May 24, 2022

Opportunity to Reform the Department of Homeland Security’s Biodefense Operations and Governance

By Carrie Cordero and Asha M. George

The present moment is ripe to reform biodefense efforts concerning homeland security. First, the coronavirus pandemic and the war in Ukraine demonstrate both the actual harms and potentially devastating consequences of biological events. The sluggish initial U.S. response to the pandemic revealed the inadequacy of detection and mitigation measures embedded in federal government policies and practices. And given substantial debate regarding Russia’s biological weapons program and its suspected use of chemical weapons against its adversaries, the potential for the accidental or intentional release of biological agents exists in the present environment. Moreover, if Russia were to engage in biological warfare against Ukraine, that act could embolden other countries to develop and use such weapons in other conflicts.

Second, as a practical matter, despite political rhetoric surrounding border security and immigration issues, the 117th Congress is invested and engaged—often in a bipartisan manner—in efforts to improve homeland security and reform the Department of Homeland Security (DHS). In the House of Representatives, the Committee on Homeland Security has voted out many bipartisan bills focused on improving homeland security and the department’s functioning. The House passed more than 35 bills in the past year covering a wide range of homeland security issues, such as terrorism, cybersecurity, transportation security, grantmaking, intelligence sharing and human trafficking. The House Committee on Homeland Security held a hearing in June 2021 that featured testimony from experts at four think tanks (including one of the authors, Carrie Cordero) who have provided recommendations to update the department’s mission and improve oversight and accountability. The Senate Committee on Homeland Security and Governmental Affairs has also been engaged, with over 50 bills introduced on similar issues, among them sustained legislative attention to emergency response and disaster management.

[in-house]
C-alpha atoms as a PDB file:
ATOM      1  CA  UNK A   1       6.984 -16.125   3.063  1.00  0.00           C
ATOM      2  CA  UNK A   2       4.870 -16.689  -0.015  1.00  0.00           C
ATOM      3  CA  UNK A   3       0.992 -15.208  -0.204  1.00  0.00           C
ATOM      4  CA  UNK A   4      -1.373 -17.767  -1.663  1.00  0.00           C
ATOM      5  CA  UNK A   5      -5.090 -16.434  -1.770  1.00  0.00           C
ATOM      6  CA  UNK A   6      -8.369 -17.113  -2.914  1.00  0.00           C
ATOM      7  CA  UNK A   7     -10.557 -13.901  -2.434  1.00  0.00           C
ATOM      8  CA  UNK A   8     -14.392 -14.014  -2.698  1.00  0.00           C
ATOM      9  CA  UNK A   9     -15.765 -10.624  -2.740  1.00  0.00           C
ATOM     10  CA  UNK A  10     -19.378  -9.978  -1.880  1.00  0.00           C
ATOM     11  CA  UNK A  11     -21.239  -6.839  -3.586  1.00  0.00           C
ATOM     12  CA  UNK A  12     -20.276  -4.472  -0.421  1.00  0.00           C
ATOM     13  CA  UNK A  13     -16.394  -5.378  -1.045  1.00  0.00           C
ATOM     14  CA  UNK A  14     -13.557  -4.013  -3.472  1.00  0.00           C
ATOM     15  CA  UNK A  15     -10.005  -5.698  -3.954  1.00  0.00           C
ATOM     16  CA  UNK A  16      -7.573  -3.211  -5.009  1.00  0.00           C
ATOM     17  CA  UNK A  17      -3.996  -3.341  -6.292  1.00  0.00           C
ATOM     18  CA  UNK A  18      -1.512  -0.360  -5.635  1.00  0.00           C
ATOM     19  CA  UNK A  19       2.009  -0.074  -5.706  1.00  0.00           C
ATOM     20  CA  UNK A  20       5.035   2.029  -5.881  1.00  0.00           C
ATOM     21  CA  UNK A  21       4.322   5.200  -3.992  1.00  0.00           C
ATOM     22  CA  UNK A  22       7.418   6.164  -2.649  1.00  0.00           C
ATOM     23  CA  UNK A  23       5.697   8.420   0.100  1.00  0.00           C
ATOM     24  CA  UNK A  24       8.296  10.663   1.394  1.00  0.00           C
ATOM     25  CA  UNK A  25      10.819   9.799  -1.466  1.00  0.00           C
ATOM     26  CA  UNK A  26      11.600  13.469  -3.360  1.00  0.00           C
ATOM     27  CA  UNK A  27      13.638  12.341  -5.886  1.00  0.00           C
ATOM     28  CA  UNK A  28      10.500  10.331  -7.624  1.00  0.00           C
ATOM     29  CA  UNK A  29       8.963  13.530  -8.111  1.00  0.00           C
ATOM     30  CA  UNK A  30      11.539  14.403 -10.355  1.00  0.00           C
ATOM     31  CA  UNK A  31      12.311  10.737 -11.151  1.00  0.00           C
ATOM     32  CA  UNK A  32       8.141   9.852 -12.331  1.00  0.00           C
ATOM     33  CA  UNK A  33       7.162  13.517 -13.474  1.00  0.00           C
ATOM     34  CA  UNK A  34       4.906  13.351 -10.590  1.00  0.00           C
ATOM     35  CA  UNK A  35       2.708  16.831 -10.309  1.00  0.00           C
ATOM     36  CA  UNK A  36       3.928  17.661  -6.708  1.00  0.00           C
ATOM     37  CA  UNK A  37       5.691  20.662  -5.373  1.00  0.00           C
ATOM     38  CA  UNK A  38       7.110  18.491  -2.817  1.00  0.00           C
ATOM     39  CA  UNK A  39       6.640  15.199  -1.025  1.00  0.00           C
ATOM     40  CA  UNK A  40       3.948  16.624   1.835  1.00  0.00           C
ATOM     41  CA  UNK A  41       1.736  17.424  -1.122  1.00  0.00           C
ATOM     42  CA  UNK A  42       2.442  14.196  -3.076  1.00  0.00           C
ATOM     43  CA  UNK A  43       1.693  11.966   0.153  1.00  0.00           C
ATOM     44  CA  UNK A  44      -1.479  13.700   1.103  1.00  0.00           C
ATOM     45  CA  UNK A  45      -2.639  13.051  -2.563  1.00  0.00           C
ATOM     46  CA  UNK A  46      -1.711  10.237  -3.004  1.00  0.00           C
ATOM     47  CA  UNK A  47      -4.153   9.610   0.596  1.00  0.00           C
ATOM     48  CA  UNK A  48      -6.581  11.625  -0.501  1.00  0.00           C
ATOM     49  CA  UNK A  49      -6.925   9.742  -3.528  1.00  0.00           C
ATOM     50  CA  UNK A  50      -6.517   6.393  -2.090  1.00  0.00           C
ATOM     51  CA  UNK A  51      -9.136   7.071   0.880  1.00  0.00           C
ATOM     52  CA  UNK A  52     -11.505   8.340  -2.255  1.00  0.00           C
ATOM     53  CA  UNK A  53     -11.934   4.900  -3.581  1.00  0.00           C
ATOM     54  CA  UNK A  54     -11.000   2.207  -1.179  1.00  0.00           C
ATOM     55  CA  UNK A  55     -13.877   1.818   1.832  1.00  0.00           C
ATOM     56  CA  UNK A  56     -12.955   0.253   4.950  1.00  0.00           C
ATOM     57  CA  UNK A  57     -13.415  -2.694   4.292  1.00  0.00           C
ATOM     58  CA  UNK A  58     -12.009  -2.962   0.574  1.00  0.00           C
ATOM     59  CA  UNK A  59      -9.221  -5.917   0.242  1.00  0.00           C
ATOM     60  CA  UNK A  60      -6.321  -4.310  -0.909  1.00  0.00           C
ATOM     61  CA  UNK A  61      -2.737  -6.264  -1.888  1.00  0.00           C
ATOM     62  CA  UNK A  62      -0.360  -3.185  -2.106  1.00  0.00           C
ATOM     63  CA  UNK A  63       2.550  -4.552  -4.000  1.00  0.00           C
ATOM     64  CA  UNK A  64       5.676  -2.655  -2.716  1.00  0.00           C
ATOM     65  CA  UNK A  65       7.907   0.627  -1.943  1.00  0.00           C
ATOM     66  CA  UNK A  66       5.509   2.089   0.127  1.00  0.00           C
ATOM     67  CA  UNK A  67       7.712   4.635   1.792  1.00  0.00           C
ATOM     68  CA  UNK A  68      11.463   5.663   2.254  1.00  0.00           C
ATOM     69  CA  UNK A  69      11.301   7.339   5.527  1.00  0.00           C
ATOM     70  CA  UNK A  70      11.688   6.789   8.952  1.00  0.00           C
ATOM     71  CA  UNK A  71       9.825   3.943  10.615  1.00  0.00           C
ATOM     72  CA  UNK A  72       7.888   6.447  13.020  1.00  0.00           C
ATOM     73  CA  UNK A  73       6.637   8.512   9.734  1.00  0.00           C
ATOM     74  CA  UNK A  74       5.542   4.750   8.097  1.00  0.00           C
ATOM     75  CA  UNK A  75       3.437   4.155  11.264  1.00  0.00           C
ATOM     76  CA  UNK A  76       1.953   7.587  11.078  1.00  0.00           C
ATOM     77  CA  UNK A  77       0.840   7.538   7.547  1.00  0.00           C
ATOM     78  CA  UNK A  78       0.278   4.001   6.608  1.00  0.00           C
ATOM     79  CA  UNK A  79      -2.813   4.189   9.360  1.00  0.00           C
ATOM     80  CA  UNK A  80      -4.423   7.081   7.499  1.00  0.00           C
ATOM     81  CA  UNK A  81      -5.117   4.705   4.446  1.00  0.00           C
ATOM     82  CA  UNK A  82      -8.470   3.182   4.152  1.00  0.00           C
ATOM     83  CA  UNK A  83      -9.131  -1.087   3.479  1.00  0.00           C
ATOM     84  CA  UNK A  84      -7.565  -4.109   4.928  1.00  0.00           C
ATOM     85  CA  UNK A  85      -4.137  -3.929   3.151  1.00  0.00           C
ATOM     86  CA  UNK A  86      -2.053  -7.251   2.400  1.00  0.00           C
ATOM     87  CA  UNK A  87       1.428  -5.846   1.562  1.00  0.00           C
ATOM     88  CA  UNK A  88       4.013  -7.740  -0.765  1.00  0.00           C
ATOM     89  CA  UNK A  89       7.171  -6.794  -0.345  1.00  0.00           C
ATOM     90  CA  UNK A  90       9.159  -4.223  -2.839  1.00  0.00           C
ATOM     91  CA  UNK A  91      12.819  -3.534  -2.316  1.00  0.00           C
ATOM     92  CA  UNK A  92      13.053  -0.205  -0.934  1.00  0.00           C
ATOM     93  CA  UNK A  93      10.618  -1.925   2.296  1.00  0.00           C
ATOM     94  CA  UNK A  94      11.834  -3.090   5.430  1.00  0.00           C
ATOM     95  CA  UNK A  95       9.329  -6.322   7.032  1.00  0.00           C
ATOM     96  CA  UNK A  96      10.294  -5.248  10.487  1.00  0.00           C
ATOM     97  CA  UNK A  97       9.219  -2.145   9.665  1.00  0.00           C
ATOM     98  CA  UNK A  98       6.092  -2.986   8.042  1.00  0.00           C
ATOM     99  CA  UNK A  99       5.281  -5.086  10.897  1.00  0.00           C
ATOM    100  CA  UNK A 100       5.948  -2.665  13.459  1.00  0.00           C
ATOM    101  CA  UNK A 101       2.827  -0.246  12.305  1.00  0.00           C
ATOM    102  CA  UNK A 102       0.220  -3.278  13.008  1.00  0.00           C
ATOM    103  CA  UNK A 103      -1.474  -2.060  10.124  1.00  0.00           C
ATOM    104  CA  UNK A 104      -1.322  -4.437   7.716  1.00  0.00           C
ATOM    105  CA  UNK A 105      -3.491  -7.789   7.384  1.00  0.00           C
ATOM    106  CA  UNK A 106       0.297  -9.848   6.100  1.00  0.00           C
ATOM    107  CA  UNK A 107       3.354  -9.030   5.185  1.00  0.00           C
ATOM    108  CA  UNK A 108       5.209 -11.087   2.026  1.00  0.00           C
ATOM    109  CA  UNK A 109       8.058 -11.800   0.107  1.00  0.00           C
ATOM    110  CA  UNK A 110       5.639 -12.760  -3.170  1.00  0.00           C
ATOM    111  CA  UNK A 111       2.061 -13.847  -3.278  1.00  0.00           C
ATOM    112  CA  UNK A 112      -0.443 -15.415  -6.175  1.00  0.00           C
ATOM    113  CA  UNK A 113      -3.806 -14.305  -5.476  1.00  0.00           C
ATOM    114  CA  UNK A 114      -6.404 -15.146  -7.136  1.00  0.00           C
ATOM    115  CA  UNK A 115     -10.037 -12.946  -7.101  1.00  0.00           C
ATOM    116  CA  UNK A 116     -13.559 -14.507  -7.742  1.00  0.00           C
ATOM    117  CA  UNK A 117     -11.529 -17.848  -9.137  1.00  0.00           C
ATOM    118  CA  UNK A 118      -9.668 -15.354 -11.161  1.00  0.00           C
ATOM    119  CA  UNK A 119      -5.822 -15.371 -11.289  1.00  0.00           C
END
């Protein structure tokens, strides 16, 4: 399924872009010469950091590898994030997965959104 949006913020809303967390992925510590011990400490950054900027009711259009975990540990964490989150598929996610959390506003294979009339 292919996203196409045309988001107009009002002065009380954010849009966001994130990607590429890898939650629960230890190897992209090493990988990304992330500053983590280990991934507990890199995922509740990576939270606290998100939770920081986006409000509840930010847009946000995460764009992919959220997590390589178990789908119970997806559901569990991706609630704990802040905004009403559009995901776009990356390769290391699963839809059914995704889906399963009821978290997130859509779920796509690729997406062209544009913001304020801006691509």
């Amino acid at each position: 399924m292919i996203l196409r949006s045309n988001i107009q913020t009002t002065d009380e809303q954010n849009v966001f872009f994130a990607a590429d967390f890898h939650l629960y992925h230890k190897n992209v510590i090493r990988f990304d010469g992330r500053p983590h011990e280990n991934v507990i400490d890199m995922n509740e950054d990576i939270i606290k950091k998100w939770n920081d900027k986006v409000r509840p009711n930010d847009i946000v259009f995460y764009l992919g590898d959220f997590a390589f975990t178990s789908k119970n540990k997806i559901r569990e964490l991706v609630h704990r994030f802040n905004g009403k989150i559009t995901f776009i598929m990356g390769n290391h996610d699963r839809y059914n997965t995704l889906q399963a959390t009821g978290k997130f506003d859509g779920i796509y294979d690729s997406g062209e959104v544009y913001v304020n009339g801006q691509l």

If Russia were to engage in biological warfare against Ukraine, that act could embolden other countries to develop and use such weapons in other conflicts.

These committees should include among these efforts attention to DHS’s role in biodefense. Biological threats can present naturally, accidentally or intentionally. In February, the Senate Committee on Homeland Security and Governmental Affairs held a hearing on Addressing Gaps in America’s Biosecurity Preparedness. All but one of the operational agencies within DHS carry some biodefense responsibilities. Asha George explained in congressional testimony at this hearing that these entities—the Federal Emergency Management Agency, U.S. Customs and Border Protection, the Transportation Security Administration, the U.S. Coast Guard, the U.S. Secret Service, U.S. Immigration and Customs Enforcement, the Federal Law Enforcement Training Centers and the Cybersecurity and Infrastructure Security Agency—all have operational, advisory or grantmaking responsibilities for biodefense. Among the DHS headquarters elements, the Science and Technology Directorate, the Countering Weapons of Mass Destruction Office (CWMD), and the Office of Operations Coordination also work to defend the homeland against biological threats. Unfortunately, these many contributions to national biodefense are neither coordinated nor overseen to ensure effectiveness and efficiency across the department.

Read the full article from Lawfare.

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